CIA and Police Impunity are Linked

prn_montage_20141210.jpgThe long-awaited Senate Intelligence Committee report on CIA torture practices “could be the most important document, with respect to reviewing the crimes of U.S. intelligence agencies, since the Pentagon Papers,” said Shahid Buttar, executive director of the Bill of Rights Defense Committee. “This is the cover-up underlying human rights abuses that no one has ever been held accountable for.” Yet, unarmed Black men fin the U.S. face extrajudicial assassination by police. “There is clearly no equal justice in this country,” said Buttar, “and no two things make it more clear than torture with impunity juxtaposed with mass incarceration.”

Remove the “Instruments of Death” from Our Communities

The new mass movement is wrestling with fundamental questions of Black life in America. “One demand is that you may not kill our children,” said Dr. Marsha Coleman-Adebayo, the noted whistleblower and activist with the Hands Up Coalition - DC, which last week presented a list of demands to the U.S. Justice Department. “It’s important that we get these instruments of death out of our communities,” said Coleman-Adebayo, who is also an editor and columnist for Black Agenda Report.

Black People’s Humanity is not Negotiable

The Obama administration points to the numerous consent decrees it has arrived at with police departments around the country as evidence that it is serious about combating abuses in the criminal justice system. However, Carl Dix, of the Stop Mass Incarceration Network, is unimpressed. “These federal consent decrees do not get to the heart of the problem, which is that this system has criminalized and demonized Black people,” said Dix – just as Ferguson cop Darren Wilson described Michael Brown as a “demon.” “We have to say No, Black life matters, and we will not allow you to erase our humanity.”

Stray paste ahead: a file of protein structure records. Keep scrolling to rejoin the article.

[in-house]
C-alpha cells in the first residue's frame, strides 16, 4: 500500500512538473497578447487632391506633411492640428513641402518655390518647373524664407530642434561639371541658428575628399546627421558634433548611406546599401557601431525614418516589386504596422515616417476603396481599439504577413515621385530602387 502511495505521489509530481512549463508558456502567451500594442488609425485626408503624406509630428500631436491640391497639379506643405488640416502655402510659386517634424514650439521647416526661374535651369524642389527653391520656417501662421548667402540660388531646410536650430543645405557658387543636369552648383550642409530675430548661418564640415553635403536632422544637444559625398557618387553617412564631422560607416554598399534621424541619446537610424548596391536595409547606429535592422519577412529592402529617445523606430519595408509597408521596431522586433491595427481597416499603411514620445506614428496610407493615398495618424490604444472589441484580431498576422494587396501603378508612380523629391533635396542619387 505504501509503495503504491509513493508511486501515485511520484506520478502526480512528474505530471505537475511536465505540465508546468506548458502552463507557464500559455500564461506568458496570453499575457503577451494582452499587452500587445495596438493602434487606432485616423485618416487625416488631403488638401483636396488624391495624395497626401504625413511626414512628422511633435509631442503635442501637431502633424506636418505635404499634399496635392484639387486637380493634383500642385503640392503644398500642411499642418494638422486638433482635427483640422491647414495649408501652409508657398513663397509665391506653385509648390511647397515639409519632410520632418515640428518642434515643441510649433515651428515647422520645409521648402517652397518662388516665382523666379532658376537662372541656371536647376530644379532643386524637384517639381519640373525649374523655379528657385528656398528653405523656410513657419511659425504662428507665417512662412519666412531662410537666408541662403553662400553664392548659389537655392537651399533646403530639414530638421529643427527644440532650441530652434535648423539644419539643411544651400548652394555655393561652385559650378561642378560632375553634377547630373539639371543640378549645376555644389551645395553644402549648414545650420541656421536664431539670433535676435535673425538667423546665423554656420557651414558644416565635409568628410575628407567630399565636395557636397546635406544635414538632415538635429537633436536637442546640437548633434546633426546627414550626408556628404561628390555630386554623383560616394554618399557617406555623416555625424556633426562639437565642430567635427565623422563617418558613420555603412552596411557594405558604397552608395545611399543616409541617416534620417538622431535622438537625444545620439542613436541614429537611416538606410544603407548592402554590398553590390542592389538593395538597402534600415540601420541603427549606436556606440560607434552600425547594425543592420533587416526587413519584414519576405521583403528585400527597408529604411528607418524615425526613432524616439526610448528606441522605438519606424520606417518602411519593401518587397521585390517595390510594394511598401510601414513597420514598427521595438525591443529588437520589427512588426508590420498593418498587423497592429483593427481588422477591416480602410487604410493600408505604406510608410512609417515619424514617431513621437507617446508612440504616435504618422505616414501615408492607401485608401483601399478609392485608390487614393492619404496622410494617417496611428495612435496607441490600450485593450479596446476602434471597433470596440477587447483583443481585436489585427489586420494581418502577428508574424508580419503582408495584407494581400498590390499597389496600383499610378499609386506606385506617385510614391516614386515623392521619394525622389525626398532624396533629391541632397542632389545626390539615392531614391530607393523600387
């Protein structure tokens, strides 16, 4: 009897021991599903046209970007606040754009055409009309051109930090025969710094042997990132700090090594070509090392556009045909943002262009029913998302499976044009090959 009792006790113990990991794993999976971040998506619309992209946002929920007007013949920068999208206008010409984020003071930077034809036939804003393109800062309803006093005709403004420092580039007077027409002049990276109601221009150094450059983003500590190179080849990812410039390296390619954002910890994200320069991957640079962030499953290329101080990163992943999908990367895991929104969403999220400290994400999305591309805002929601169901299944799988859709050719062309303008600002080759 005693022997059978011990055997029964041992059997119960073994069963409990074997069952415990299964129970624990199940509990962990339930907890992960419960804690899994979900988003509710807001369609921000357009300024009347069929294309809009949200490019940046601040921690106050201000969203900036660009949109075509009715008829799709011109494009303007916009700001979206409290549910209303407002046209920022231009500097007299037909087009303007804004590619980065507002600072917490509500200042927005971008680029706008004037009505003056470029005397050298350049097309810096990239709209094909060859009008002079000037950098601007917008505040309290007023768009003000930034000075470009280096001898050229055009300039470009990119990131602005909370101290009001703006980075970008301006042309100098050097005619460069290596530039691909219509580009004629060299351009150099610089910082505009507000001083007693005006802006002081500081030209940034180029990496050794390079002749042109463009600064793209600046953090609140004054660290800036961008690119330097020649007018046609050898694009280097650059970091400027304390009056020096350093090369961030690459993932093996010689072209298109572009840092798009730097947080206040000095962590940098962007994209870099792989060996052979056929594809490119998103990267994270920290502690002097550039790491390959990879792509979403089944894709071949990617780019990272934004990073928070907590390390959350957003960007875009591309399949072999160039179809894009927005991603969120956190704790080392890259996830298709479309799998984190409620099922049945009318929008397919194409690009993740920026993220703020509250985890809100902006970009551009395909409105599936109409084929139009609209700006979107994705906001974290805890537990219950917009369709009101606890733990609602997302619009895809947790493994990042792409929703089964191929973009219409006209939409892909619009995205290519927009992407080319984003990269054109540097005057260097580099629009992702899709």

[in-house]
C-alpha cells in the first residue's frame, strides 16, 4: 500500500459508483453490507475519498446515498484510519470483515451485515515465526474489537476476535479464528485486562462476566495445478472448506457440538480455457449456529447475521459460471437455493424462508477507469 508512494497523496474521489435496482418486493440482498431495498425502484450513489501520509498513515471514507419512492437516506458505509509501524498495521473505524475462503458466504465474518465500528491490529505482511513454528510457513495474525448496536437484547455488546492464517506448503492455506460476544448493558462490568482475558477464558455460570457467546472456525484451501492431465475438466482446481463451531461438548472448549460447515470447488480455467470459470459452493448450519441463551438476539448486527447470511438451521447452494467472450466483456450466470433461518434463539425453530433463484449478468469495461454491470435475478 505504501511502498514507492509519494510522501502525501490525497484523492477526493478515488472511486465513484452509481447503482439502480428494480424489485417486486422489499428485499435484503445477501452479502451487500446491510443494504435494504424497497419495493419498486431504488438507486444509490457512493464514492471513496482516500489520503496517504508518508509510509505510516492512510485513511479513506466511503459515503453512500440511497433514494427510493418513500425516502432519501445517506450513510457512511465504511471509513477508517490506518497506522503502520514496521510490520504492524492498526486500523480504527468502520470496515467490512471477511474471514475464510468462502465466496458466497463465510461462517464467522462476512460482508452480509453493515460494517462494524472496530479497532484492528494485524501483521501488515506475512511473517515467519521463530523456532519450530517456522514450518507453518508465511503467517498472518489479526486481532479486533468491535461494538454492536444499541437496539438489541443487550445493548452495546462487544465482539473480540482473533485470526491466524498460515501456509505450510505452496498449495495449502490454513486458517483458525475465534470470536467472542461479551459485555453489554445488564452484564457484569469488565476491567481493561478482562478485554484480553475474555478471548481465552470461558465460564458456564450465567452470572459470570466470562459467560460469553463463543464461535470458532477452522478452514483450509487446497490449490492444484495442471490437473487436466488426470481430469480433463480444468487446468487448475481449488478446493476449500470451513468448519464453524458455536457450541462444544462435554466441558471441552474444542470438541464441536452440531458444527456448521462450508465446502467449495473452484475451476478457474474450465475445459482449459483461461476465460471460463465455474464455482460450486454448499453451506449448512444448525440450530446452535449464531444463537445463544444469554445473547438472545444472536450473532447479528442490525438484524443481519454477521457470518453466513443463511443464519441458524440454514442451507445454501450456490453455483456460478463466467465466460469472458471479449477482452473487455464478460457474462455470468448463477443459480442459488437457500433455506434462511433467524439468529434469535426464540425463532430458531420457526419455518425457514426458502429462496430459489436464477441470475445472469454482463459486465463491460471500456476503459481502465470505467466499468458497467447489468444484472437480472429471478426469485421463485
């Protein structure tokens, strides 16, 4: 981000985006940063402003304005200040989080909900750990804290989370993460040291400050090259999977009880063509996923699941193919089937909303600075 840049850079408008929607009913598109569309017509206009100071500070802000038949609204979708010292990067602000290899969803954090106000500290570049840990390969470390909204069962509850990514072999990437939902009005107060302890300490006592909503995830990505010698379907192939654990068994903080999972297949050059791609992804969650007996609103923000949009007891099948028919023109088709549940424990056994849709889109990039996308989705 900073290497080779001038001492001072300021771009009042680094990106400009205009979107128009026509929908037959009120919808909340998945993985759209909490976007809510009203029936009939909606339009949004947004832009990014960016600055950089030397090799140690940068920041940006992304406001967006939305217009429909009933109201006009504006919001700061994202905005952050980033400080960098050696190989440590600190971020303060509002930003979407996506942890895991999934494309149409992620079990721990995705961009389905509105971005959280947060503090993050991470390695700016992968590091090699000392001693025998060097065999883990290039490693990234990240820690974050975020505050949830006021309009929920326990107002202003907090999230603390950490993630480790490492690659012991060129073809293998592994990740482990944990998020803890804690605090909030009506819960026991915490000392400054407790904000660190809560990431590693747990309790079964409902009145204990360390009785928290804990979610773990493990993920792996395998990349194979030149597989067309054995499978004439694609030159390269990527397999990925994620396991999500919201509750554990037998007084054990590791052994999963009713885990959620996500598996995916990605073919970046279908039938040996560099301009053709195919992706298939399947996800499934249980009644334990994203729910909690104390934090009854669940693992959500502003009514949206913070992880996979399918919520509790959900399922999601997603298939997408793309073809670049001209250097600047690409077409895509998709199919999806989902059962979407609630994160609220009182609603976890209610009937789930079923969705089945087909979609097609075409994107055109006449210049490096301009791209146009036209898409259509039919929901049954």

What’s Trust Got to Do With It?

The “impotent” Black political class mimics white politicians when they call for “restoration of trust” between Blacks and police. “When was there ever trust in the first place?” asks Mumia Abu Jamal, the nation’s best known political prisoner, in a report to Prison Radio. “The cruel, painful history of relations between police and the people is one of predation, not trust.” The police “are there to control Black mobility and to discipline Blacks for fear they’ll pose a threat to white wealth, life or property,” said Abu Jamal, at Frackville State Prison, in Pennsylvania.

Fast Food Strikers Spearhead Low Wage Workers Movement

Employees went on strike at fast food outlets in 190 cities, last week, demanding $15 an hour and union representation. The action, which also engaged airport, convenience store and other low wage workers, climaxed two years of organizing that began with a walkout at a single restaurant in New York City, said Kendall Sells, organizing director of Fast Food Forward. “Over the next six to twelve months,” said Sells, “I think people are going to see a complete explosion of low wage workers taking to the streets. That’s how we’re going to get these workers out of poverty.”


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